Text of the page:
Let $U$ be some convex subset of $\mathbb{C}^d$, and define the set of square matrices $\mathcal{U} \subset \mathbb{C}^{d \times d}$ to be the set of all convex combinations of $x y^*$ such that $x \in U, y \in U$. (Here $^*$ denotes the conjugate transpose.)

Is it always true that if a matrix belongs to $\mathcal{U}$ and is Hermitian and positive semidefinite, then it can be written as a convex combination of terms $x x^*$ with $x \in U$?

Edit: The conjecture was shown to be false in the most general case in the answer below, but is it possible to formalise the constraints under which it is true?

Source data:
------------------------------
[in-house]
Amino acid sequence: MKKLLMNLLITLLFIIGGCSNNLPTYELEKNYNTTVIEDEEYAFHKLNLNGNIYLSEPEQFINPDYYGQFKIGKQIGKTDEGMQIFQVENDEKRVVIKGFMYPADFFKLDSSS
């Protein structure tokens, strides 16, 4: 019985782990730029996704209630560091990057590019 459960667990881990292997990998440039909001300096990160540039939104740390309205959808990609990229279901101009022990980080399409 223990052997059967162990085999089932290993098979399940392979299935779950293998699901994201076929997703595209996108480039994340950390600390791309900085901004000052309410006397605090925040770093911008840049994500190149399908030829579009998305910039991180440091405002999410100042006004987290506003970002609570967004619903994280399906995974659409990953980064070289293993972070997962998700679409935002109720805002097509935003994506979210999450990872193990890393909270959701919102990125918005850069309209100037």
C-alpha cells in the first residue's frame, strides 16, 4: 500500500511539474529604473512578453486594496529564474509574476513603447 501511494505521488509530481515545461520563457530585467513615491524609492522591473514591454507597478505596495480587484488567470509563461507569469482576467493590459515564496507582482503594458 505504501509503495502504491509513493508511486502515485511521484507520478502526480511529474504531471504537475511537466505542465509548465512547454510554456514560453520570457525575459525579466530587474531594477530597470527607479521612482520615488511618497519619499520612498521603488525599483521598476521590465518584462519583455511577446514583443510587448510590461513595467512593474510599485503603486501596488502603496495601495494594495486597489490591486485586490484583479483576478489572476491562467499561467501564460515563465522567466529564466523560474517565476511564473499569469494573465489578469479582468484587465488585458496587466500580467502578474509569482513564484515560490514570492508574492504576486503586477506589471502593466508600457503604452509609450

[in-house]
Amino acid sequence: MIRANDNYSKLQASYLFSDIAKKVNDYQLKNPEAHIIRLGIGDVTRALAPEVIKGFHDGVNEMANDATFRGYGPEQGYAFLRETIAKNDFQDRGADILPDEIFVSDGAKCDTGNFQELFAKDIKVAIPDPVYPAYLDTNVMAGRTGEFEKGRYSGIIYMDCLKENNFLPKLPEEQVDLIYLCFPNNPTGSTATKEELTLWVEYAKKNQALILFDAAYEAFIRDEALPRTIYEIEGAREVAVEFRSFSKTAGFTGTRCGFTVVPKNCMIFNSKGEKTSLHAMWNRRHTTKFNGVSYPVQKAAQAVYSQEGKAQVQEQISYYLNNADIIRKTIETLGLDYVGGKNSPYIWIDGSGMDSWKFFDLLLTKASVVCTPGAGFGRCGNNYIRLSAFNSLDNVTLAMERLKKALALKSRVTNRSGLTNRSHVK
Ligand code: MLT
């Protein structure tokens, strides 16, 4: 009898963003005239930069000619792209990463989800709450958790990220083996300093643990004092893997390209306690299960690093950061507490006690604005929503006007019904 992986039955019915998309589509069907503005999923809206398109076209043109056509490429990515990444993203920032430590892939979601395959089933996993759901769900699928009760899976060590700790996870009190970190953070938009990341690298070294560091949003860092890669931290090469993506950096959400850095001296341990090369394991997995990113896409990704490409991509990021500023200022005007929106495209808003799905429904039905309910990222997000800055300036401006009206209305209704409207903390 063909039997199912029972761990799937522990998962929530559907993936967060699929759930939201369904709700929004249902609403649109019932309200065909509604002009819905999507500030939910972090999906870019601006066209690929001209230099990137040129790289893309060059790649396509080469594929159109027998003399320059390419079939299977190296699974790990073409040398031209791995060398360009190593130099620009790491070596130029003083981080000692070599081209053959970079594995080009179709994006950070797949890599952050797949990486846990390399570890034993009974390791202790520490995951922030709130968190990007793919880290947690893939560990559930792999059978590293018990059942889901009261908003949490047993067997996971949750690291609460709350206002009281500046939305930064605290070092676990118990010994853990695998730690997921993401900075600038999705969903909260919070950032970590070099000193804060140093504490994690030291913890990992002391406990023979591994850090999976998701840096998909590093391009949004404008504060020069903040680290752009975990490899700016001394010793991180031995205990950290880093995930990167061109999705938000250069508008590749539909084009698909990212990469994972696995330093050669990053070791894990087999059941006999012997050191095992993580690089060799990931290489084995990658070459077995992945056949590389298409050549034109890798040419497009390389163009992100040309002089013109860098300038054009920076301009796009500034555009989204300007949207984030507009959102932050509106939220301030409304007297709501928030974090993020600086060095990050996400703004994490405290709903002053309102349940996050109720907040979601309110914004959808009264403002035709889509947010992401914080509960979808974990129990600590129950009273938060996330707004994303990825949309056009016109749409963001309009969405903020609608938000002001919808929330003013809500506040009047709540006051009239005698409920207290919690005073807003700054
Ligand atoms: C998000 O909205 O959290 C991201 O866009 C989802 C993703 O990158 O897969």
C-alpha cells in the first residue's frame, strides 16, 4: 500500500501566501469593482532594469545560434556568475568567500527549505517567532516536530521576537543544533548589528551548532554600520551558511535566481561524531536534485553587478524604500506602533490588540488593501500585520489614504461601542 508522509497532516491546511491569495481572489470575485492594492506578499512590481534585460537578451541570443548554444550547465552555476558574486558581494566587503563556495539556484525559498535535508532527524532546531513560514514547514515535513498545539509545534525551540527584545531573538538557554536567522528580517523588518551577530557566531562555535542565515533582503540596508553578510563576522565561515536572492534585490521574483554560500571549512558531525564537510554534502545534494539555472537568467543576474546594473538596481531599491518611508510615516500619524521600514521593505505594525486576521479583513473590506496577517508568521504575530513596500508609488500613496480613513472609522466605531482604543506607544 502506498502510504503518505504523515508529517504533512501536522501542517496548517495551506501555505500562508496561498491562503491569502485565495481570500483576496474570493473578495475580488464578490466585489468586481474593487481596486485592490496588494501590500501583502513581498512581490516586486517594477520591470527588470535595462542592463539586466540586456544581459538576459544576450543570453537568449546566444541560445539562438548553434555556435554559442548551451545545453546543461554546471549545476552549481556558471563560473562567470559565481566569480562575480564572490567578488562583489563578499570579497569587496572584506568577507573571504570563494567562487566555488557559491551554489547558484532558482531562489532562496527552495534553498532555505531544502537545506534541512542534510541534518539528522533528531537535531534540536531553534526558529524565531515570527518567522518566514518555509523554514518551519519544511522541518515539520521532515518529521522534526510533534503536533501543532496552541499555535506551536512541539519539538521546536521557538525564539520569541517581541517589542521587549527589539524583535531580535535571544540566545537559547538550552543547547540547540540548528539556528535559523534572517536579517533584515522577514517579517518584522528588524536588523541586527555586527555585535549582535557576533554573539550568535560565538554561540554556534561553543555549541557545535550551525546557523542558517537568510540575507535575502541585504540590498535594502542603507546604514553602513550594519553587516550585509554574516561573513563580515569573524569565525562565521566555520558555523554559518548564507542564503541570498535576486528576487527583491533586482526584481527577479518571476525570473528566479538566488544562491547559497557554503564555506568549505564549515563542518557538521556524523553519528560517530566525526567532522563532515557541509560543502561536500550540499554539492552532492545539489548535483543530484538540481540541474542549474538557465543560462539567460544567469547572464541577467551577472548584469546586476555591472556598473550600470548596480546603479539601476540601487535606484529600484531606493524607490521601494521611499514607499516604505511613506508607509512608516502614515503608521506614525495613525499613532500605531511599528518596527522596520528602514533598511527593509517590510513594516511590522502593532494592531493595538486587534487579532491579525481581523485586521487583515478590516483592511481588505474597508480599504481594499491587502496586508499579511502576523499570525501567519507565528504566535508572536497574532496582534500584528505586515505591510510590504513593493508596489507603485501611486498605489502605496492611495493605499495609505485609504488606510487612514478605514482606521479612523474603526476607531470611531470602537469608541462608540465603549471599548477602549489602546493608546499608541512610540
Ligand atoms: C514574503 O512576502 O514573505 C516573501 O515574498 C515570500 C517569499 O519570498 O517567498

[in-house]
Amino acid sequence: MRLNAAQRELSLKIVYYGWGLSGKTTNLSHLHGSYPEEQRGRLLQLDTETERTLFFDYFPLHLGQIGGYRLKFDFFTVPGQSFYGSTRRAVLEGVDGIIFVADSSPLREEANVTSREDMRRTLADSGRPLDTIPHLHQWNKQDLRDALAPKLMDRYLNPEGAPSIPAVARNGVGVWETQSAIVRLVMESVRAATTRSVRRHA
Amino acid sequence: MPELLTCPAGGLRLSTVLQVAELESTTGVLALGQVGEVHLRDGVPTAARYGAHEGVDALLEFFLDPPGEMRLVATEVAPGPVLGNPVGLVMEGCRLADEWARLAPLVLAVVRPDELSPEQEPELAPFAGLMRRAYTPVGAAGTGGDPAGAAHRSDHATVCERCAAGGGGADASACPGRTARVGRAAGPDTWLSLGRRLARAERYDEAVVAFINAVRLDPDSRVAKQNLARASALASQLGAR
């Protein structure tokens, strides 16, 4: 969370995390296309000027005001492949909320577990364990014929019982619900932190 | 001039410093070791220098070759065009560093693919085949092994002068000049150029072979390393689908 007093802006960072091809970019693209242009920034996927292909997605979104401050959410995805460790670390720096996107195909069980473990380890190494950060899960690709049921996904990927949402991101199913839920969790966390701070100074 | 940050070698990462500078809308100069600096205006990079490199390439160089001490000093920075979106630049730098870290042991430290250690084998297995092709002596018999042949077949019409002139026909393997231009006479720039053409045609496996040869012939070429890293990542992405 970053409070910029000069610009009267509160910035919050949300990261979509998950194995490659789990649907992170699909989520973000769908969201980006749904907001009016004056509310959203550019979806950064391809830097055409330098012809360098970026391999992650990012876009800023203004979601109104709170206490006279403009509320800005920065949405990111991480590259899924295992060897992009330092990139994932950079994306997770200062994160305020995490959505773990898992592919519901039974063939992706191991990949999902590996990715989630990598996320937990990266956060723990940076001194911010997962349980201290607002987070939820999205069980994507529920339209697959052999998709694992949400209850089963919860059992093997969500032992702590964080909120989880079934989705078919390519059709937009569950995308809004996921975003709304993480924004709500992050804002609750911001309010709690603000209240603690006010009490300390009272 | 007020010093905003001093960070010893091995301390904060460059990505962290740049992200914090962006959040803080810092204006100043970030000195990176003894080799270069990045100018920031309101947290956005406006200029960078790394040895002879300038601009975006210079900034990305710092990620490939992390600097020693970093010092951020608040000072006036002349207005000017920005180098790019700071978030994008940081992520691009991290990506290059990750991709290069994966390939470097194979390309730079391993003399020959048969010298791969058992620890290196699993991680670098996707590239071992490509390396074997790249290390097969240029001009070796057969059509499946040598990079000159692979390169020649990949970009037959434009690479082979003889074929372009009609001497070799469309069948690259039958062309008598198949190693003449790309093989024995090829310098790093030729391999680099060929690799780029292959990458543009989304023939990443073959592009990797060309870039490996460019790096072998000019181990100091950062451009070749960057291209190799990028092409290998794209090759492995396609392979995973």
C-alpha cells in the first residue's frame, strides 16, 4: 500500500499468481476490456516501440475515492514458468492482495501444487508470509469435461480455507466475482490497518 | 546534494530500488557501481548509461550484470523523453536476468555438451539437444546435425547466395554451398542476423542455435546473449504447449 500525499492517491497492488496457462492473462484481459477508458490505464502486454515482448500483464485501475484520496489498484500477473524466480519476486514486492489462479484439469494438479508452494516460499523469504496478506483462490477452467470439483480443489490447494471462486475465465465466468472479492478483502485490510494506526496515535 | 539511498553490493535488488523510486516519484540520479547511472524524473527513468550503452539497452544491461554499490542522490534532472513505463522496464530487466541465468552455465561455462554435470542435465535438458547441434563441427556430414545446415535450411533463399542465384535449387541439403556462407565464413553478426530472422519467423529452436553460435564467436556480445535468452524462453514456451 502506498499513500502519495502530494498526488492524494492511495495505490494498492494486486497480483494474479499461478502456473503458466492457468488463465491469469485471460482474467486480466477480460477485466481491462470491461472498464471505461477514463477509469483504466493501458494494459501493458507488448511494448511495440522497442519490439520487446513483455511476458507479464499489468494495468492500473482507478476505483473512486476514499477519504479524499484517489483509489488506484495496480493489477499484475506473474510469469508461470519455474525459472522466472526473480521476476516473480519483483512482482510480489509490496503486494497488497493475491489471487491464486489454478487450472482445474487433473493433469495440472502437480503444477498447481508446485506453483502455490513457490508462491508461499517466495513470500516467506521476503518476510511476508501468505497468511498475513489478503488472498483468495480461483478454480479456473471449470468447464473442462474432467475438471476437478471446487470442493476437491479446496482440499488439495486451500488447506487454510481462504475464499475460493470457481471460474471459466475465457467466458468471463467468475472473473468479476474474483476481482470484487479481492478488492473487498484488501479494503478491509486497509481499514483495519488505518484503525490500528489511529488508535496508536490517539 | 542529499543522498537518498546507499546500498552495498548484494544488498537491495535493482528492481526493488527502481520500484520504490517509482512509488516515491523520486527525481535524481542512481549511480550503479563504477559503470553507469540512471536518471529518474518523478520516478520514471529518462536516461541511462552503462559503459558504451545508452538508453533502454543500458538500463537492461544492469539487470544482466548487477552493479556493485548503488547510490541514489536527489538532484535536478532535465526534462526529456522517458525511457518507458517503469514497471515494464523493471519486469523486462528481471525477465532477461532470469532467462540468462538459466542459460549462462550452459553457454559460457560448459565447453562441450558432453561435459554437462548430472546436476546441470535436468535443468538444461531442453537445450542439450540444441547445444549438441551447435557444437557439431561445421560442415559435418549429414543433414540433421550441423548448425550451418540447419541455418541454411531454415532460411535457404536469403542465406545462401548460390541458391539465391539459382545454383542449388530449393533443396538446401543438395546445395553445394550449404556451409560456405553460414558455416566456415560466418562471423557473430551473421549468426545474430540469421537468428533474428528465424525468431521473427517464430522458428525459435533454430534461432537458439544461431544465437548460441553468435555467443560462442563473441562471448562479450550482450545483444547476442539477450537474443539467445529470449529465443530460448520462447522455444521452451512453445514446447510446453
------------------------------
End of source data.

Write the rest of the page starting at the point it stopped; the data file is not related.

This is a problem I've encountered when trying to generalize the property that each positive semidefinite matrix with trace 1 can be written as a convex combination of rank-one positive semidefinite terms $x x^*$ with trace 1. I was wondering how general it is and I did not manage to prove this.


1 Answer 1


No. If $U$ is a segment between $x$ and $y=ix$, then zero matrix equals $(xy^*+yx^*)/2$ and thus belongs to $\mathcal U$. Well, it is not positive definite, but only non-negative definite. This may be easily fixed by considering a neighborhood of the segment $U$ (instead of $U$) and taking a convex combination of zero and other matrices, which is still too close to zero.


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